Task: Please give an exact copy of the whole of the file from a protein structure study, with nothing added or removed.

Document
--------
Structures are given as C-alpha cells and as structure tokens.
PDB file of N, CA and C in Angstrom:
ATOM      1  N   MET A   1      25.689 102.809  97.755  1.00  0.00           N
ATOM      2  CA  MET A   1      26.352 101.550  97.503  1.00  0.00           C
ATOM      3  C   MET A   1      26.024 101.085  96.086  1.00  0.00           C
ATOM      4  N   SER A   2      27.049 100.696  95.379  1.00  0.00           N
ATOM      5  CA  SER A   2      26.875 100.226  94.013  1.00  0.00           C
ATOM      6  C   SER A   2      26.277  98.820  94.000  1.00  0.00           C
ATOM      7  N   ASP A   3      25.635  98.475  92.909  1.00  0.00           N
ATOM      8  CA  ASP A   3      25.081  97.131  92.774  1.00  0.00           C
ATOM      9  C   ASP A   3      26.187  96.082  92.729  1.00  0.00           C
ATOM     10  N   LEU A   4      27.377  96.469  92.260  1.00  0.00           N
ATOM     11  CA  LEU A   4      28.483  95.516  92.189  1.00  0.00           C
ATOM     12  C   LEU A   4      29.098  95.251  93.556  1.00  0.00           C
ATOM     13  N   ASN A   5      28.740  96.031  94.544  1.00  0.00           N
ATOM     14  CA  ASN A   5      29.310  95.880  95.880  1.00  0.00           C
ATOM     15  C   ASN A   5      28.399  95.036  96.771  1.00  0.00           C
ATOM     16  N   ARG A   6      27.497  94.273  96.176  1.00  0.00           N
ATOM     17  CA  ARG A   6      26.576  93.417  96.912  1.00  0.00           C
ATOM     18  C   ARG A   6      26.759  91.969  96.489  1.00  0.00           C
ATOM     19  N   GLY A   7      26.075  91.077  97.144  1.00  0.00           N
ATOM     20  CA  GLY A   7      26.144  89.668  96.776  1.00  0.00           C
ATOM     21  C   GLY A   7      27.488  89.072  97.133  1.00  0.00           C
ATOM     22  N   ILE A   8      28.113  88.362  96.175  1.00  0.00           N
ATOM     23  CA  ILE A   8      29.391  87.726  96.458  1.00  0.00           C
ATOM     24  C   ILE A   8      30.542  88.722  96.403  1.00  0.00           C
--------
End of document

Structures are given as C-alpha cells and as structure tokens.
PDB file of N, CA and C in Angstrom:
ATOM      1  N   MET A   1      25.689 102.809  97.755  1.00  0.00           N
ATOM      2  CA  MET A   1      26.352 101.550  97.503  1.00  0.00           C
ATOM      3  C   MET A   1      26.024 101.085  96.086  1.00  0.00           C
ATOM      4  N   SER A   2      27.049 100.696  95.379  1.00  0.00           N
ATOM      5  CA  SER A   2      26.875 100.226  94.013  1.00  0.00           C
ATOM      6  C   SER A   2      26.277  98.820  94.000  1.00  0.00           C
ATOM      7  N   ASP A   3      25.635  98.475  92.909  1.00  0.00           N
ATOM      8  CA  ASP A   3      25.081  97.131  92.774  1.00  0.00           C
ATOM      9  C   ASP A   3      26.187  96.082  92.729  1.00  0.00           C
ATOM     10  N   LEU A   4      27.377  96.469  92.260  1.00  0.00           N
ATOM     11  CA  LEU A   4      28.483  95.516  92.189  1.00  0.00           C
ATOM     12  C   LEU A   4      29.098  95.251  93.556  1.00  0.00           C
ATOM     13  N   ASN A   5      28.740  96.031  94.544  1.00  0.00           N
ATOM     14  CA  ASN A   5      29.310  95.880  95.880  1.00  0.00           C
ATOM     15  C   ASN A   5      28.399  95.036  96.771  1.00  0.00           C
ATOM     16  N   ARG A   6      27.497  94.273  96.176  1.00  0.00           N
ATOM     17  CA  ARG A   6      26.576  93.417  96.912  1.00  0.00           C
ATOM     18  C   ARG A   6      26.759  91.969  96.489  1.00  0.00           C
ATOM     19  N   GLY A   7      26.075  91.077  97.144  1.00  0.00           N
ATOM     20  CA  GLY A   7      26.144  89.668  96.776  1.00  0.00           C
ATOM     21  C   GLY A   7      27.488  89.072  97.133  1.00  0.00           C
ATOM     22  N   ILE A   8      28.113  88.362  96.175  1.00  0.00           N
ATOM     23  CA  ILE A   8      29.391  87.726  96.458  1.00  0.00           C
ATOM     24  C   ILE A   8      30.542  88.722  96.403  1.00  0.00           C